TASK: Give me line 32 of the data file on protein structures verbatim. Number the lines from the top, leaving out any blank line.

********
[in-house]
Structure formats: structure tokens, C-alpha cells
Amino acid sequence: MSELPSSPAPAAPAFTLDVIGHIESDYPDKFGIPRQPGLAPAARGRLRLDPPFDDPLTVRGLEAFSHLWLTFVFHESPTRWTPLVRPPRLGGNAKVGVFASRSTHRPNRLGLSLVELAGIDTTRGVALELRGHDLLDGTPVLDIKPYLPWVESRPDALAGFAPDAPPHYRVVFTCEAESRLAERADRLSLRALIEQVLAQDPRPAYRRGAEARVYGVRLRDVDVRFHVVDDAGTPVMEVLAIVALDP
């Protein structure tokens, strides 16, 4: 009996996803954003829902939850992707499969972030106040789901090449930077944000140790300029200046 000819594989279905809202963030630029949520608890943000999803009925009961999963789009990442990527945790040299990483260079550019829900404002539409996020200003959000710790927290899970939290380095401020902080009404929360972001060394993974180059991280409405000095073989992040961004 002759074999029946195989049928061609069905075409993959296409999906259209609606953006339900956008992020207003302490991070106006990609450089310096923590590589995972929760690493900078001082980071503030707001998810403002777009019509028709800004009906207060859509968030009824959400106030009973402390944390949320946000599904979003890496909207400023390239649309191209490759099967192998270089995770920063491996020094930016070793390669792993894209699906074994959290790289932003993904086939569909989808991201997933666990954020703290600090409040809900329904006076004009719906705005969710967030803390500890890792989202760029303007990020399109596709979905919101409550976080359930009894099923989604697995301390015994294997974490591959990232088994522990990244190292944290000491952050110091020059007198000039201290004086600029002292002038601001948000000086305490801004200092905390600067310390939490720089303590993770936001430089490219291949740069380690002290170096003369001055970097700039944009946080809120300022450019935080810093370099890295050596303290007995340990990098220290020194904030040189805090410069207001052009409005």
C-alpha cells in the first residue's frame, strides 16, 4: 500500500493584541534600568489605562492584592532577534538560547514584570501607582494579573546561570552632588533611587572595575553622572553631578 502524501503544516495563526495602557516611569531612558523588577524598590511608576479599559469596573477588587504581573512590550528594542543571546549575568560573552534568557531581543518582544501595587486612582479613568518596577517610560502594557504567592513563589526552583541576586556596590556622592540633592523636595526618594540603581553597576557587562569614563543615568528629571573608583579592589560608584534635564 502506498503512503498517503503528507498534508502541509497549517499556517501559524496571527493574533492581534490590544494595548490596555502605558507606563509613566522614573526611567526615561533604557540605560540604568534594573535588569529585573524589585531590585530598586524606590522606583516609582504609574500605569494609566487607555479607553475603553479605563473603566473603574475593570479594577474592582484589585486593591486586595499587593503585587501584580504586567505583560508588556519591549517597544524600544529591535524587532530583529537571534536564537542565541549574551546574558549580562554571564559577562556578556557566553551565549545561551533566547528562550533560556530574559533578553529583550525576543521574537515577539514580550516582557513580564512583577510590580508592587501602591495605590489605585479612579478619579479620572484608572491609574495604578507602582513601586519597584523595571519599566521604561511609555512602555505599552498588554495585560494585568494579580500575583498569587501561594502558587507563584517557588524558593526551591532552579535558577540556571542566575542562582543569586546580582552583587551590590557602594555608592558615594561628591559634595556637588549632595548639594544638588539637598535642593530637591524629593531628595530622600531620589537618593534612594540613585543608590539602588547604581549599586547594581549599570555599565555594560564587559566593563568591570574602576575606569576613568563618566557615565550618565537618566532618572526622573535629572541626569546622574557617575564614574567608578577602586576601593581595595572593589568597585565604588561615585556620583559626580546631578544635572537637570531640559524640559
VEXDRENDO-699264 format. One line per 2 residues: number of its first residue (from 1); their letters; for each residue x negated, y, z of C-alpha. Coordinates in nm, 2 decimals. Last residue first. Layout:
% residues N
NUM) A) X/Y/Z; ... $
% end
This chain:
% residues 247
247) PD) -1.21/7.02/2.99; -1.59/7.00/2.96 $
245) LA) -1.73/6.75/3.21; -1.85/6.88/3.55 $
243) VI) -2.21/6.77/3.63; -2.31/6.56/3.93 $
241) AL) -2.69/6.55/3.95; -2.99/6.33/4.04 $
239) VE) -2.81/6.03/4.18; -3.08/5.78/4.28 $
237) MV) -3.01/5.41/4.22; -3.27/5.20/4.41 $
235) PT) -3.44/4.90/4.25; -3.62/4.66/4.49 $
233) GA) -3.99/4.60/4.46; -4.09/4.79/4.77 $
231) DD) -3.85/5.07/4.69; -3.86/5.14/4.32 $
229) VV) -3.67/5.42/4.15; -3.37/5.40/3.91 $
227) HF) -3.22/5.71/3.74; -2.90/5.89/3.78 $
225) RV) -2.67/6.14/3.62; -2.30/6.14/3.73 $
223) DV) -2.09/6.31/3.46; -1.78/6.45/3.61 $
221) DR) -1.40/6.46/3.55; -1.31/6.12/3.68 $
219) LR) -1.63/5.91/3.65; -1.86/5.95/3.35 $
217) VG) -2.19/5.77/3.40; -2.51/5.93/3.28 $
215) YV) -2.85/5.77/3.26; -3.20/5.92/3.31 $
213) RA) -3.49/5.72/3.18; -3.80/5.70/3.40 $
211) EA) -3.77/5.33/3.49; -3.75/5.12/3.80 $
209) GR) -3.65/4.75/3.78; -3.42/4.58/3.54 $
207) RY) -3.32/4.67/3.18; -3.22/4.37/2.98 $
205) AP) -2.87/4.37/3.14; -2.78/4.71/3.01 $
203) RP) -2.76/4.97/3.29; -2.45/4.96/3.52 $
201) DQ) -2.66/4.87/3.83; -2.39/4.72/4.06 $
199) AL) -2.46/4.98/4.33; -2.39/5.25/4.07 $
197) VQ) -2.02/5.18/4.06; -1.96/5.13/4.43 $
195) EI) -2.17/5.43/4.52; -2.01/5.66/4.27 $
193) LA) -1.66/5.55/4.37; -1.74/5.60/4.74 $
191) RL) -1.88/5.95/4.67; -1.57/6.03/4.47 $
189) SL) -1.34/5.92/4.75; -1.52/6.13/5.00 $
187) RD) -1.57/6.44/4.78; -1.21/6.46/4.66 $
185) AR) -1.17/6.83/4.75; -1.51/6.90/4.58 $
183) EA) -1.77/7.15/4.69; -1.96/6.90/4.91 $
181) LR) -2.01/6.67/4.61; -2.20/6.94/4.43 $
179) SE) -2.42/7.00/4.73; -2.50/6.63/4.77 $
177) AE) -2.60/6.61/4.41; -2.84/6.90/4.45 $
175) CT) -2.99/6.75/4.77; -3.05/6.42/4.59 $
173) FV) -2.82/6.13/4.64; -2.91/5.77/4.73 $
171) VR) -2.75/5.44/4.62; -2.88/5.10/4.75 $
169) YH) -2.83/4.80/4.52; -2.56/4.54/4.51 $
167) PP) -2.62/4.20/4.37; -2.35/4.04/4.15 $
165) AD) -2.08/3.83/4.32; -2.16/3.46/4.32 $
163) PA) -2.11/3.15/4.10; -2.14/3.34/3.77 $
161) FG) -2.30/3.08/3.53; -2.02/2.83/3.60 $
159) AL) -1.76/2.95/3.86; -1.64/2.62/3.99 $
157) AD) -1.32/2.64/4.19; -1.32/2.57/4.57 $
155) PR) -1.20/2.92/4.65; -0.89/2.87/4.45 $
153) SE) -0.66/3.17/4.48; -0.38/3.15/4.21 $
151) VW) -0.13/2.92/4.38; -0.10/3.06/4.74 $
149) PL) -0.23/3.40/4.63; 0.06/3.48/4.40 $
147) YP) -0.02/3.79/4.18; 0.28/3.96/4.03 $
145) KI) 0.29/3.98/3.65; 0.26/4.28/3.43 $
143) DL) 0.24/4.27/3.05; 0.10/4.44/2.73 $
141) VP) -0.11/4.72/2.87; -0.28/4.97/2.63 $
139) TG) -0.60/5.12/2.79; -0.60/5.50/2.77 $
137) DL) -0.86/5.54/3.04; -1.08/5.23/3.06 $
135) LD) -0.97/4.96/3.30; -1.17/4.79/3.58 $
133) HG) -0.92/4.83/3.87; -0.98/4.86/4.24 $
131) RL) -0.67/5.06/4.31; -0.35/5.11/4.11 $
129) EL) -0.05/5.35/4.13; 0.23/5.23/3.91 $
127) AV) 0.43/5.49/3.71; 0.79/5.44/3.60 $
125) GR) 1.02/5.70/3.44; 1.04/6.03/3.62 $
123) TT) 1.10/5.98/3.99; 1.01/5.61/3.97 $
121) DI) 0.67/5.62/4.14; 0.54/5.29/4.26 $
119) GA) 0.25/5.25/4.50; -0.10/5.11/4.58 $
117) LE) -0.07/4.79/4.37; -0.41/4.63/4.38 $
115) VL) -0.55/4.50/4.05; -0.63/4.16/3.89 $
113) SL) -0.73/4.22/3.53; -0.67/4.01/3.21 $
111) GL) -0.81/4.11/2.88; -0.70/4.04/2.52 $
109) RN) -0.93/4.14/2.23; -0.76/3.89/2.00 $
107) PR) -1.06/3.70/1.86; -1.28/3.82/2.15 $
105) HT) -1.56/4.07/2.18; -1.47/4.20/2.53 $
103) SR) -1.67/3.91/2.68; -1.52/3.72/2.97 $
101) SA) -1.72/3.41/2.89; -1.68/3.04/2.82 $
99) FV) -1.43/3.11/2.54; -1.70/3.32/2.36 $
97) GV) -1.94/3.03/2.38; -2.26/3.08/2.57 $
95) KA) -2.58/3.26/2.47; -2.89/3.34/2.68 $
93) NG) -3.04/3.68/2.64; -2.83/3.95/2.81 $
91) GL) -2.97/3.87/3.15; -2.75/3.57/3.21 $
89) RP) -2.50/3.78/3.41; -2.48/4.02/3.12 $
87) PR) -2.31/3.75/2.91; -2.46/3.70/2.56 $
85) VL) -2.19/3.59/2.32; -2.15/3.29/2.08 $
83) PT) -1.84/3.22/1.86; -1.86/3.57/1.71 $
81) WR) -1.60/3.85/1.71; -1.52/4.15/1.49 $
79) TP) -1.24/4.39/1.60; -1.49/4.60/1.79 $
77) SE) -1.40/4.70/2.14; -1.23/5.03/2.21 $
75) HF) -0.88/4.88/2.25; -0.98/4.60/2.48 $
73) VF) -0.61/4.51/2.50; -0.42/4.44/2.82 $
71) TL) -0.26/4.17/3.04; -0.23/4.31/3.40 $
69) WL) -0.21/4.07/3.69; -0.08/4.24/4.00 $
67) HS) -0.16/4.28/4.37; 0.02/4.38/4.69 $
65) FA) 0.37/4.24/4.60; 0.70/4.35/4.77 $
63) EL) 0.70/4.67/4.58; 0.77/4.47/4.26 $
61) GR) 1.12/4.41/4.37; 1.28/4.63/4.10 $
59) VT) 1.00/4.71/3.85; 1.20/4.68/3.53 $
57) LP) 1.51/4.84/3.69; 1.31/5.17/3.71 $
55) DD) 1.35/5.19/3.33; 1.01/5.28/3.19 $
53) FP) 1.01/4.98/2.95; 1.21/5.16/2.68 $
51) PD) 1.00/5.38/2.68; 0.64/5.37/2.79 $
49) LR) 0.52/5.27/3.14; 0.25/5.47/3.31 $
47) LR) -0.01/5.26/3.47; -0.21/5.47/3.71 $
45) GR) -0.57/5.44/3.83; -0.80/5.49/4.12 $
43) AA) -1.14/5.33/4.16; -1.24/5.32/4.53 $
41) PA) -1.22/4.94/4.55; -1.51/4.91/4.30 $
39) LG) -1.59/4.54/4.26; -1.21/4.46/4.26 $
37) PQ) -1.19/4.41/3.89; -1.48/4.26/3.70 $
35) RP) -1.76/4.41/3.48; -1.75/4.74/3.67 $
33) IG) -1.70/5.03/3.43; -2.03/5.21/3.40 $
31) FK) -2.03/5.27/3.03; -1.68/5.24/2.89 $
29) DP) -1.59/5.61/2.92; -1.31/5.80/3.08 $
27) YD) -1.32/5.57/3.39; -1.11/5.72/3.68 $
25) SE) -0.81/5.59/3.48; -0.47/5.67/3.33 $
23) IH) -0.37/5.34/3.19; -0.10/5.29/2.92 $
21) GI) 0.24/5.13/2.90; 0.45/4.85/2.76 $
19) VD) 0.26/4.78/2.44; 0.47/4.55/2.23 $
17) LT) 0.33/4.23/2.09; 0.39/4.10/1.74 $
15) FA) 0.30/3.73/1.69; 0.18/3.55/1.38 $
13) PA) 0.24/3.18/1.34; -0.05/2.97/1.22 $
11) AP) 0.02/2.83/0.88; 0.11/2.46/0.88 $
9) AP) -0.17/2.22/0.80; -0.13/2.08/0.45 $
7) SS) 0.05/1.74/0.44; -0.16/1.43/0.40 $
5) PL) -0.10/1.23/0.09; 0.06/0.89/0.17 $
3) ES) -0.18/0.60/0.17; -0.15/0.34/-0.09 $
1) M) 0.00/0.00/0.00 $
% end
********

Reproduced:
207) RY) -3.32/4.67/3.18; -3.22/4.37/2.98 $